Monday, February 19, 2007

Blatcherism's shadow

Janet Daley writes a brave but sensible Emperor’s New Clothes-type piece in the Telegraph following the recent spate of gun deaths in London.

Contra Unicef's destructive and hateful report, modern Britain is a place numerically dominated by an affluent, ever-growing, multi-ethnic middle-class whose children are living in a positive Golden Age of parental care and attention.

The problems lie beneath that gentrified, recycling, 4x4-driving majority in a small but disproportionately disruptive welfare-dependent underclass that has riches (globally-speaking) but no culture of responsibility.

Gun violence is a problem within black drugs gangs in specific, identifiable urban areas, and general low-level antisocial behaviour is a problem of dysfunctional, white, welfare-funded families. Everybody knows this, but our politicians insist on tiptoeing up to the brink of admitting it before backing away. The failure of Blatcherism is thus ultimately a failure of nerve.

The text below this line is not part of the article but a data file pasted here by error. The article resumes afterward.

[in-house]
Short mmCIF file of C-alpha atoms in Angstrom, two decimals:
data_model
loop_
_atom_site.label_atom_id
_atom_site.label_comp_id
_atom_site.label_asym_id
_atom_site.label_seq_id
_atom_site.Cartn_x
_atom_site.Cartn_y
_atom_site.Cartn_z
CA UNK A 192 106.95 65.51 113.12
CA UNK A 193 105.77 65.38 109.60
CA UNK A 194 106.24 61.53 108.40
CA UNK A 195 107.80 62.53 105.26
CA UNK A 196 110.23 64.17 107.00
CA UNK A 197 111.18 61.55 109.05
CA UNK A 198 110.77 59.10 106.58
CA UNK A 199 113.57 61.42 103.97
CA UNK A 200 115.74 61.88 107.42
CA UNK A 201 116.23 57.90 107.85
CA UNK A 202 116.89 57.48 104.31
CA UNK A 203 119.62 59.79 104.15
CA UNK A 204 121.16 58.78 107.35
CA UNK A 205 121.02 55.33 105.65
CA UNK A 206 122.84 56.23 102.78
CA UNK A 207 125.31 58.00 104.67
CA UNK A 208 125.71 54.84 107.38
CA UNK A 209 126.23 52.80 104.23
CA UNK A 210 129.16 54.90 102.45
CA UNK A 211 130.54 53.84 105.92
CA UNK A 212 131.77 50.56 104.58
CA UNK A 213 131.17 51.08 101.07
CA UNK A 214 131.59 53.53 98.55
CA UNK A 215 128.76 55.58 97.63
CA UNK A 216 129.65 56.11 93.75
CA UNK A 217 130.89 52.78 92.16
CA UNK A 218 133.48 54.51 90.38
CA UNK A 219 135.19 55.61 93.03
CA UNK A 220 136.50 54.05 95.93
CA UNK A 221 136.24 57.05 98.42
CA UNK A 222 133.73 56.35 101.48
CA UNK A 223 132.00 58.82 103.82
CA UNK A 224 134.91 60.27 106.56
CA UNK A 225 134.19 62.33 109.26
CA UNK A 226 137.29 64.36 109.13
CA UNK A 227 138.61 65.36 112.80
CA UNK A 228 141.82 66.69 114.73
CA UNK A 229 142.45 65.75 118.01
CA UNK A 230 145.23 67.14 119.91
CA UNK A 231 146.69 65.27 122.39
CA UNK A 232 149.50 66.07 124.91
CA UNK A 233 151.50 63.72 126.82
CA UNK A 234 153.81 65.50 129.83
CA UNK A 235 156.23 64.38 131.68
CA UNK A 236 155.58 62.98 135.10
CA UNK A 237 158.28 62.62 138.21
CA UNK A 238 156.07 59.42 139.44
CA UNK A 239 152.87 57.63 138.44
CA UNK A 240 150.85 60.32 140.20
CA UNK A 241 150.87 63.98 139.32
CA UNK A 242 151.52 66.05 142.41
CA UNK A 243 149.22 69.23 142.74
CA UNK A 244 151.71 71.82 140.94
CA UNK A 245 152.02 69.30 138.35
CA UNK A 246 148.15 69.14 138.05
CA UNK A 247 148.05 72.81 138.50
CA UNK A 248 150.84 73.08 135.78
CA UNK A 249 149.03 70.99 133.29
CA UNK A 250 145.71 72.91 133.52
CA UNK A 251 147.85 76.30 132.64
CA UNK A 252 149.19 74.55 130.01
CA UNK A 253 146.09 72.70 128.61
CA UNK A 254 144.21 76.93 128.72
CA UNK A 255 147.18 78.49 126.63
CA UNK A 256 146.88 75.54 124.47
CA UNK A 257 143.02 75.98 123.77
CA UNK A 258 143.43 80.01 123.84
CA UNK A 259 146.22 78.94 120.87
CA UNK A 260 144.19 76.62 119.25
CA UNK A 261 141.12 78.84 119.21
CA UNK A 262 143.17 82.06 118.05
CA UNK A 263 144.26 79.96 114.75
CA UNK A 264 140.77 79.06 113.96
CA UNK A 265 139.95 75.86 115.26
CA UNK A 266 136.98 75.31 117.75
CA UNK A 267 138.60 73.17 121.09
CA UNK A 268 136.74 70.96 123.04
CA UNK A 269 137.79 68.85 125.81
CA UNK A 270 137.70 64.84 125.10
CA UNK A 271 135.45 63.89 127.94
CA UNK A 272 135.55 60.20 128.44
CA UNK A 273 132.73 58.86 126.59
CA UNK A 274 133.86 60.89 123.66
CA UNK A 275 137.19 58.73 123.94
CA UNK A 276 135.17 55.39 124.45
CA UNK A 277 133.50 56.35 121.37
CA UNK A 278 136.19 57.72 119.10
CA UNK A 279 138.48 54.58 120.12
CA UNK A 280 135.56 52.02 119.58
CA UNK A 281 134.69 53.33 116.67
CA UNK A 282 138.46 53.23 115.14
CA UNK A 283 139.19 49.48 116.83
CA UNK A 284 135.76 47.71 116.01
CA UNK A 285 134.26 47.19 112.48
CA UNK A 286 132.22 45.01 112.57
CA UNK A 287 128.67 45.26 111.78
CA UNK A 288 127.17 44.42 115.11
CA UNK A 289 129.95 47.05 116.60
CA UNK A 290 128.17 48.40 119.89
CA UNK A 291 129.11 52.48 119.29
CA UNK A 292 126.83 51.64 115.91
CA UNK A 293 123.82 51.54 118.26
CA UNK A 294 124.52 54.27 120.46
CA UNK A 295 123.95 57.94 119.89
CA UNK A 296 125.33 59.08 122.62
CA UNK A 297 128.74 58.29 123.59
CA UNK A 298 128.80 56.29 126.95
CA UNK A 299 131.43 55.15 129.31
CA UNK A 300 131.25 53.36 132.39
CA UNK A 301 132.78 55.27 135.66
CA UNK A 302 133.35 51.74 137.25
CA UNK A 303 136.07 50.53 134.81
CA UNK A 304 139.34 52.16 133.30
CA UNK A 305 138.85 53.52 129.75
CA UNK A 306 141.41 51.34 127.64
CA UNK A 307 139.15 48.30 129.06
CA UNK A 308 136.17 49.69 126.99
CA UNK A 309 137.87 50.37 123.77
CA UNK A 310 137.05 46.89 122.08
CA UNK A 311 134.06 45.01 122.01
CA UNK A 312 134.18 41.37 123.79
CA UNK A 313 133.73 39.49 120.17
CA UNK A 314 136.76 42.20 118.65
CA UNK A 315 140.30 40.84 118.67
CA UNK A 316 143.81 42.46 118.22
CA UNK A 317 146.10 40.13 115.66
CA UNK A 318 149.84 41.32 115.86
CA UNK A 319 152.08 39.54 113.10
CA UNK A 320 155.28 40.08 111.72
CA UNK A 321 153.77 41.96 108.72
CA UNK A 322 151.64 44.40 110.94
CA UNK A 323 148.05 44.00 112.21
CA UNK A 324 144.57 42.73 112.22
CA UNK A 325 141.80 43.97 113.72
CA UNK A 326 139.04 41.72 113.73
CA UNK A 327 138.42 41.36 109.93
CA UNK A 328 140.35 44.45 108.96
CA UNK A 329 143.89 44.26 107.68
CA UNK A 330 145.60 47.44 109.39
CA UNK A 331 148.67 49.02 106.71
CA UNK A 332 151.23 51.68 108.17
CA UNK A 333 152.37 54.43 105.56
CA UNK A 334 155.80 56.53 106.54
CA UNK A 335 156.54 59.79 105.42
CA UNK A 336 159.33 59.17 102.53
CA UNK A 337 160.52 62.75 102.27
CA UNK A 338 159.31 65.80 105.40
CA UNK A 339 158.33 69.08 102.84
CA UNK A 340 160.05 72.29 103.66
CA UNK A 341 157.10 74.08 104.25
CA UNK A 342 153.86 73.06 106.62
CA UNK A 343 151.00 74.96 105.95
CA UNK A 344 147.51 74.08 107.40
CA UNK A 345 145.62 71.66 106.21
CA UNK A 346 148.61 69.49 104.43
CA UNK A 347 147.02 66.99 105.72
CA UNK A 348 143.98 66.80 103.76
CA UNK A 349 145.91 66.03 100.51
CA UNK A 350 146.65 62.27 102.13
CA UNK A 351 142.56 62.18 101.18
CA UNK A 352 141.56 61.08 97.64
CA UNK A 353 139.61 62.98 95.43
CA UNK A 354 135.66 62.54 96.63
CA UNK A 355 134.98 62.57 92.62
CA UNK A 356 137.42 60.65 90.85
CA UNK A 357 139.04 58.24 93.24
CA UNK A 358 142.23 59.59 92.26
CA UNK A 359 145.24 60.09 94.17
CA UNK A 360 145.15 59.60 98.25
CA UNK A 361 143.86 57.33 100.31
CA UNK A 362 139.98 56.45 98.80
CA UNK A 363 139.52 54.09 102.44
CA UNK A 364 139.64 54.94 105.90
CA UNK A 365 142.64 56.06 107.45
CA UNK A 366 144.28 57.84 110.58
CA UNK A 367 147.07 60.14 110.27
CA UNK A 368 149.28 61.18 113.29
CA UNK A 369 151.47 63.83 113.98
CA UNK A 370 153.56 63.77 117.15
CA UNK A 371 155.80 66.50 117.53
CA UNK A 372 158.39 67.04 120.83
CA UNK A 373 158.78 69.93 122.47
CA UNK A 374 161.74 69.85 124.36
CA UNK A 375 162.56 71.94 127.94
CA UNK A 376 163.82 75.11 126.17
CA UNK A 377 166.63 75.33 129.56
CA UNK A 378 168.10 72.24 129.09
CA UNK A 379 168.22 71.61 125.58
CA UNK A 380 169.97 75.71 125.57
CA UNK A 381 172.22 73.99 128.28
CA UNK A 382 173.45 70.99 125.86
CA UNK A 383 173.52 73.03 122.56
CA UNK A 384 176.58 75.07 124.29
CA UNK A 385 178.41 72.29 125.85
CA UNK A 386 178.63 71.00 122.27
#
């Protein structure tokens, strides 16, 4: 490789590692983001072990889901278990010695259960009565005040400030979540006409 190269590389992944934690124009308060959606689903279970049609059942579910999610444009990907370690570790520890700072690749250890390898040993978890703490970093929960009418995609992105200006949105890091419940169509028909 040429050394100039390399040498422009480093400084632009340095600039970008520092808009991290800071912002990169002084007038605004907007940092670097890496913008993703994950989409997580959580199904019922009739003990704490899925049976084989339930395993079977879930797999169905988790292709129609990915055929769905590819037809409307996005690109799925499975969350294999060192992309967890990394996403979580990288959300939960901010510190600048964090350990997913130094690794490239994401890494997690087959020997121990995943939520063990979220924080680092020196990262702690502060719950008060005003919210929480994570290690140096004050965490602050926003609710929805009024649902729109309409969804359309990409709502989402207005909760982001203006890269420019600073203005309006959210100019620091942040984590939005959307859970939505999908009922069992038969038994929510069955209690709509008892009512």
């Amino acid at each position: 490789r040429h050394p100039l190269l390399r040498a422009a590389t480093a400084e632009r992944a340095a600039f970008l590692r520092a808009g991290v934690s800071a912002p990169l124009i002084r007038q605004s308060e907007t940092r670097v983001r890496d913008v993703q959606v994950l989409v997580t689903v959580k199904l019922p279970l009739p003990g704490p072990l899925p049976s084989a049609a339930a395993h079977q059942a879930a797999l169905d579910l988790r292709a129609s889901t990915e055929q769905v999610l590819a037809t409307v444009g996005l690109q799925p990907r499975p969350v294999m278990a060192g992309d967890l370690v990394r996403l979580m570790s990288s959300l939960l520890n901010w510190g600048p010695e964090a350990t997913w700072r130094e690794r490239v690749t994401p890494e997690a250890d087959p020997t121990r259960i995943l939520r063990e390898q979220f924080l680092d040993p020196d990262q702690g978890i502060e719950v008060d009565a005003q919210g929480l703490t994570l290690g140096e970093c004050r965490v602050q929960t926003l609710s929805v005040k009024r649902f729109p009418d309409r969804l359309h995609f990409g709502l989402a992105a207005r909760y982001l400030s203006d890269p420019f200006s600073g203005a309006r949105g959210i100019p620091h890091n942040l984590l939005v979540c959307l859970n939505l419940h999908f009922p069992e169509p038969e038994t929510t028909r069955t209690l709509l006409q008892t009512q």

Everything fails to some degree, and Blatcherism fails a lot less than anything else that’s ever been tried. But that’s no reason to condemn further generations of the minority underclass to failure, and its neighbours to misery.

Two of the best things to have happened recently are this initiative and the rise of the Dragons' Den entreprenurial culture.

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